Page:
Biostatistics students help to advance statistical science and ultimately, by practical application, help to improve human health.

Are you interested in becoming a biostatistics student? Fill out this prospective student inquiry form.

Our Students

Larry Han

Larry Han, BSPH Alumnus

“I decided to study biostatistics at UNC Gillings for the first-rate professors. They really are incredible.” Hear more about Larry’s experience in the department. Larry Han, was one of the 35 Americans awarded the Gates-Cambridge Scholarship to pursue full-time graduate studies at the University of Cambridge in England and is now a doctoral student in biostatistics at Harvard University.


Shaina Mitchell

Shaina Mitchell, doctoral student

“I really like that [the Department of Biostatistics] is in the School of Public Health because we’re in close quarters with professionals from nutrition and epidemiology which makes it very easy to collaborate.” Hear more about why Shaina chose to study at UNC Gillings.


Briana Stephenson

Dr. Briana Stephenson

“I chose UNC Gillings for the great reputation of the school. It’s one of the top public health programs in the nation.” Hear more about Briana Joy Kennedy Stephenson’s experience as member of the Gillings School community. Dr. Stephenson completed her postdoctoral research at the department’s Collaborative Studies Coordinating Center, working on the Hispanic Community Health Study/Study of Latinos with Drs. Jianwen Cai and Daniela Sotres and is now an Assistant Professor at Harvard.


Career Opportunities in Biostatistics

Job prospects for graduating students remain bright because the demand for well-trained biostatisticians exceeds the current supply. Traditionally, biostatisticians are heavily recruited for jobs in academics, government and various industries. In academia, doctoral graduates may hold faculty positions that involve some combination of methodological research, collaboration with scientific investigators and teaching. Students with master’s or doctoral degrees may work as research personnel in academic departments or may be employed by major research hospitals and medical institutes where they work on projects or as part of a multidisciplinary team. Pharmaceutical companies also employ large numbers of biostatisticians, and students interested in drug development might also consider employment with the U.S. Food and Drug Administration (FDA). Other opportunities in government include positions at the Environmental Protection Agency (EPA), Centers for Disease Control and Prevention (CDC), National Institute for Environmental Health Sciences (NIEHS), National Cancer Institute (NCI) and National Institutes of Health (NIH). Other biostatisticians work in software companies or as private consultants.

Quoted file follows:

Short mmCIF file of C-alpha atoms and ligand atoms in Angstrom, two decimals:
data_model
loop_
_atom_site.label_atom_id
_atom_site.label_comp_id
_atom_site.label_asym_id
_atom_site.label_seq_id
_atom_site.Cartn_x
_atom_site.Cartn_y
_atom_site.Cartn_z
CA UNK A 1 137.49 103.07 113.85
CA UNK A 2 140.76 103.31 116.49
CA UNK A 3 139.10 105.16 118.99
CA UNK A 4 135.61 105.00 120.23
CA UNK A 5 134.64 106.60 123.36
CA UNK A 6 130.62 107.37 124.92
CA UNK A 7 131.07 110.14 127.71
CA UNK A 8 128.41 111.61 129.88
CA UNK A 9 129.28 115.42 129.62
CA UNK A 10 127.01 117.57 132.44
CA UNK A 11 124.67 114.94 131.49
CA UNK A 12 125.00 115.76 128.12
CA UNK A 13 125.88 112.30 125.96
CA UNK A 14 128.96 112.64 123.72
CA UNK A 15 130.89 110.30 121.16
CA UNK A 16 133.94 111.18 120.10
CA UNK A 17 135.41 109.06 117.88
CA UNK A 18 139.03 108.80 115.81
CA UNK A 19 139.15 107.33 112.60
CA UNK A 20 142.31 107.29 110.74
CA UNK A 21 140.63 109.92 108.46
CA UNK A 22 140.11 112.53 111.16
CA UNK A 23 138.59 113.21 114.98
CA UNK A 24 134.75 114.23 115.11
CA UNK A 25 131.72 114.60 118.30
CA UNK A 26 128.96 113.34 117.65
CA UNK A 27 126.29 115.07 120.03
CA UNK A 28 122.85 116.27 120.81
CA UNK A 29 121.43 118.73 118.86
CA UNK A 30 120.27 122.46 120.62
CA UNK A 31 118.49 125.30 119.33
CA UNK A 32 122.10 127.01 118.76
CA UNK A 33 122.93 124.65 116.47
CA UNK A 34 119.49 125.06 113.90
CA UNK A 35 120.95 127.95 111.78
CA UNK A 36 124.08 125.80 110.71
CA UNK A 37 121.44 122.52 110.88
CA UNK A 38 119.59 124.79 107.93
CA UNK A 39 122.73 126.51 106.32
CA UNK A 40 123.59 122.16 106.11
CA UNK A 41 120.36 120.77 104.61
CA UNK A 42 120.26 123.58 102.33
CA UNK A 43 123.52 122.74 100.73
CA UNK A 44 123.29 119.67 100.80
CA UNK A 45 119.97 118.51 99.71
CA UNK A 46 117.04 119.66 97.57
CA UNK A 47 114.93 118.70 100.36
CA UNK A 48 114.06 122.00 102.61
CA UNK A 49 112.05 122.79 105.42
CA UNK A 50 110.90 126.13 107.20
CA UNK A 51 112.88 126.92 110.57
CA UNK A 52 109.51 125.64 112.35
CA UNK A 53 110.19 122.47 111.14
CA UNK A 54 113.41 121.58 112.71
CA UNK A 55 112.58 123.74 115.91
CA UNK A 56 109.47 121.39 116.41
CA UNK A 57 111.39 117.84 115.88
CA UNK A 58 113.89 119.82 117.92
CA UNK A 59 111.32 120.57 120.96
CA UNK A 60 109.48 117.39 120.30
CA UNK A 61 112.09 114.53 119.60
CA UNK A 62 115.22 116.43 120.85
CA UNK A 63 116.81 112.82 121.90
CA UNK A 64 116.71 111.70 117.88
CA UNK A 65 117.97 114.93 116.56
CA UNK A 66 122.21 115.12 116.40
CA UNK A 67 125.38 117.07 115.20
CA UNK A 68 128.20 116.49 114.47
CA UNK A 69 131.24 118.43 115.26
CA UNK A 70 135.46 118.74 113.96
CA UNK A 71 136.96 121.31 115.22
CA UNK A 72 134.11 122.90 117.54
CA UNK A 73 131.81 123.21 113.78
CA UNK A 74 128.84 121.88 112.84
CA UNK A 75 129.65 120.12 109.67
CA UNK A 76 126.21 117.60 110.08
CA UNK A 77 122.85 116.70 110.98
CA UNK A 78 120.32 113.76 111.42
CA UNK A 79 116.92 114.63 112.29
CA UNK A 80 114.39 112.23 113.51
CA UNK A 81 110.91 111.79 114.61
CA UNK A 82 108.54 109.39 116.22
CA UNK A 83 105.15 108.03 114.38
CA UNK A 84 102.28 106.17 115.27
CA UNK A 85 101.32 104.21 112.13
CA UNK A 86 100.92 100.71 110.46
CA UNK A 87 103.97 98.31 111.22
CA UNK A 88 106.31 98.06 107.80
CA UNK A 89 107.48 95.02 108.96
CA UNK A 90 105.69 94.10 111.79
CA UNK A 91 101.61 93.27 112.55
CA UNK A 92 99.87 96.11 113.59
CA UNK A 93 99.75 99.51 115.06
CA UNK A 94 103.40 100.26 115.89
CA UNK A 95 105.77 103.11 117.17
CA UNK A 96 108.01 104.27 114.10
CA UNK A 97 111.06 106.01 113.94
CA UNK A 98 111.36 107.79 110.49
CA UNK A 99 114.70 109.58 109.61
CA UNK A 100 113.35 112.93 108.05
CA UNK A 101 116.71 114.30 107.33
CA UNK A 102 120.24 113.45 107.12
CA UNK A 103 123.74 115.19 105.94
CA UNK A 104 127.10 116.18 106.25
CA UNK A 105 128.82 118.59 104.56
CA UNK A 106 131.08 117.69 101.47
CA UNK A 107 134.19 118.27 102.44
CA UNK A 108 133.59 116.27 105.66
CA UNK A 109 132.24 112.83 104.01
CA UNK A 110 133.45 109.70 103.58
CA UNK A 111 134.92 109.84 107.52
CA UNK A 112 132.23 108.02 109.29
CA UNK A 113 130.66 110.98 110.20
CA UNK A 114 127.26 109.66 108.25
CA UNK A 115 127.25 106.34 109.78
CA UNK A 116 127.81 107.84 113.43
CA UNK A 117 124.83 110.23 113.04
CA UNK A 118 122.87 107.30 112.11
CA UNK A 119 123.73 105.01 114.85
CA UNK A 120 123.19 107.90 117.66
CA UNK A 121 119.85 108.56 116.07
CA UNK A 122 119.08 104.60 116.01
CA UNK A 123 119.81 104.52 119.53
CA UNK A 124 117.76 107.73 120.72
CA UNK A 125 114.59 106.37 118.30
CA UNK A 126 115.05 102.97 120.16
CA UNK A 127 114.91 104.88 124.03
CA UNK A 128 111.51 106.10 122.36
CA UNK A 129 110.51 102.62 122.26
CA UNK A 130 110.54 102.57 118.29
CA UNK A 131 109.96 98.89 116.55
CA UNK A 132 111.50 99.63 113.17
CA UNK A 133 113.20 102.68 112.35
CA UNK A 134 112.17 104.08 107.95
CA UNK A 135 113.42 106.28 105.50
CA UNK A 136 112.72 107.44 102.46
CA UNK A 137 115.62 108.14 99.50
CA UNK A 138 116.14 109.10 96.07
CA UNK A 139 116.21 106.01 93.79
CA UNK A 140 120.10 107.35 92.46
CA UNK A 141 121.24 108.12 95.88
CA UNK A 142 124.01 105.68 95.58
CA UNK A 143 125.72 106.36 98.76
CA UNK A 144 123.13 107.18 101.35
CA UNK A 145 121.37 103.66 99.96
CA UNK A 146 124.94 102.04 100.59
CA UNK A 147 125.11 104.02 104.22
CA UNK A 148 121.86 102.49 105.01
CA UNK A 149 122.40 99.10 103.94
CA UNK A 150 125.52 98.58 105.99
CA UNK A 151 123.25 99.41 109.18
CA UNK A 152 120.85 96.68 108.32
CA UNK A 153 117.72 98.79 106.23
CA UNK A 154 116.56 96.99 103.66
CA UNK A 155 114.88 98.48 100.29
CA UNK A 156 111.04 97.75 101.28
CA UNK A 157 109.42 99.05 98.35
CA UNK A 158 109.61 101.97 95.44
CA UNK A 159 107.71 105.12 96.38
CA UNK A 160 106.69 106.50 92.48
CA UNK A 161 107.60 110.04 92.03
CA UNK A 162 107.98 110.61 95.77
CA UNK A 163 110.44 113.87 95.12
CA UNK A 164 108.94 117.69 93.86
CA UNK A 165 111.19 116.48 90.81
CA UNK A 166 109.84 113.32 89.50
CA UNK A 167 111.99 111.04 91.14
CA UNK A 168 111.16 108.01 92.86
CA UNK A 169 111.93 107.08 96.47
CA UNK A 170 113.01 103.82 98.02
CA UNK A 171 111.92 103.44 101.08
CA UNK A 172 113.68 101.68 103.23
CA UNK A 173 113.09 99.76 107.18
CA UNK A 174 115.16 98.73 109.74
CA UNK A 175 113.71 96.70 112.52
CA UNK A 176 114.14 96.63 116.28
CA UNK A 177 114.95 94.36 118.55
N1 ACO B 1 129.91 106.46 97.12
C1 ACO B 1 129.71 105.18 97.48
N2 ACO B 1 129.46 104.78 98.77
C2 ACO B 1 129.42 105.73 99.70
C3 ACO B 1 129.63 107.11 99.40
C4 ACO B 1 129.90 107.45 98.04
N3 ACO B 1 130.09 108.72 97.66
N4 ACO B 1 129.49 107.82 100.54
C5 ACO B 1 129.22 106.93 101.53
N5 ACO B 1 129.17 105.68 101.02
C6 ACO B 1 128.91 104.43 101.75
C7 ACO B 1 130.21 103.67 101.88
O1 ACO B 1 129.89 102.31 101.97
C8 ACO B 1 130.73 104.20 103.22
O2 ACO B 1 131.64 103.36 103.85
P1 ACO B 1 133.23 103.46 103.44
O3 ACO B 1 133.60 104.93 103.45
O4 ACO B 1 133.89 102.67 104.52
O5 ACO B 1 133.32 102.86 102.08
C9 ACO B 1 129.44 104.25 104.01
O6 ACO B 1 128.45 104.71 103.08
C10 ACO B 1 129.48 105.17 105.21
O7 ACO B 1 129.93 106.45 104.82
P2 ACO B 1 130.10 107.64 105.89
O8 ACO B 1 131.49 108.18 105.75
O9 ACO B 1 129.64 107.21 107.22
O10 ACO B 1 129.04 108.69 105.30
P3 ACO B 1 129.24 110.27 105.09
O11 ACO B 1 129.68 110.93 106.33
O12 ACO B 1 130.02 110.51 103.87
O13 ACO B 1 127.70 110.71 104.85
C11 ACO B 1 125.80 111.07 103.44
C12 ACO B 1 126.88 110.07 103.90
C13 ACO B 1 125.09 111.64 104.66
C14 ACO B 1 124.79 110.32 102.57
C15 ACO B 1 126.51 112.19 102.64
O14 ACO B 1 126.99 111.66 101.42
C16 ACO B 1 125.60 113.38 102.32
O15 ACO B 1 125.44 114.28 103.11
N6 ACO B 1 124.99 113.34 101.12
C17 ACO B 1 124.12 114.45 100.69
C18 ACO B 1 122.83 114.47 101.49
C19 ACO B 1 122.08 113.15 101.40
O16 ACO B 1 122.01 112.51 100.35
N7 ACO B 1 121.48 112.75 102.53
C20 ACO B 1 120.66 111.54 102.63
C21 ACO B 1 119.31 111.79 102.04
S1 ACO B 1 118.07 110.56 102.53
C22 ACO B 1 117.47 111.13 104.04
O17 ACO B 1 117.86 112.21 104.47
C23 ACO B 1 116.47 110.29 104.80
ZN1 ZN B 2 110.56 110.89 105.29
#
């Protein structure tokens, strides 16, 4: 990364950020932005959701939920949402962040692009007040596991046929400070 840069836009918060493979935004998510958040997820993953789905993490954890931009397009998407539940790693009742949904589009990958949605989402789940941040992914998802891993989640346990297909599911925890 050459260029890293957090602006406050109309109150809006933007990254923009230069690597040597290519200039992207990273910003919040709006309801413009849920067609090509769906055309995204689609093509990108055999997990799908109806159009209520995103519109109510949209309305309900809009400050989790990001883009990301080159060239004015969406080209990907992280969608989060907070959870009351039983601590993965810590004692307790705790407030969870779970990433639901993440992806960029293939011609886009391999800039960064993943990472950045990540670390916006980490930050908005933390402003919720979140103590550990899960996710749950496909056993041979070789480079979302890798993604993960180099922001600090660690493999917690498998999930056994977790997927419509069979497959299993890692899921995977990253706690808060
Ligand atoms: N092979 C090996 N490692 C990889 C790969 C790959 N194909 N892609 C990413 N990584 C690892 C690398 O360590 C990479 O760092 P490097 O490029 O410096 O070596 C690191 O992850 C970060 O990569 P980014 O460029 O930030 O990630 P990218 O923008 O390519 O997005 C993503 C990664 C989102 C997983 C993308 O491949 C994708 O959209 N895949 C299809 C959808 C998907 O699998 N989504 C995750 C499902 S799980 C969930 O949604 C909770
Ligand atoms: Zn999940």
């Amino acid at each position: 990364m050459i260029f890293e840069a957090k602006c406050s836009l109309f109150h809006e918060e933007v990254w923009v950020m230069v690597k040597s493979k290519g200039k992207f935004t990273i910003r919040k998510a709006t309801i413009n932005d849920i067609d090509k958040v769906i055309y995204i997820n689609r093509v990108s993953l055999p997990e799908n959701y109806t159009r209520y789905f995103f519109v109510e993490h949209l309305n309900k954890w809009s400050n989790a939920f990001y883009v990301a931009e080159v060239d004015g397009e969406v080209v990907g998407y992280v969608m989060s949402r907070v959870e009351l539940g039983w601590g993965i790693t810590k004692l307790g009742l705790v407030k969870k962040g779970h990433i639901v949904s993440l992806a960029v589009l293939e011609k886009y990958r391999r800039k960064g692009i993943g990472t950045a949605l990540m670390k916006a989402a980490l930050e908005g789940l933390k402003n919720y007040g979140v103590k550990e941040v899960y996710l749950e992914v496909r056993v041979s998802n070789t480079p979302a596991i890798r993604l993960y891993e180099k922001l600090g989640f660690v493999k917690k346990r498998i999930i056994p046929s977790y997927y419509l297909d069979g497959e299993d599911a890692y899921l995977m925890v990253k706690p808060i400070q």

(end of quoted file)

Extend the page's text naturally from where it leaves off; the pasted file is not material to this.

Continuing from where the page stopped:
BIOS 691 gives students the opportunity to meet key biostatistics personnel in area organizations.

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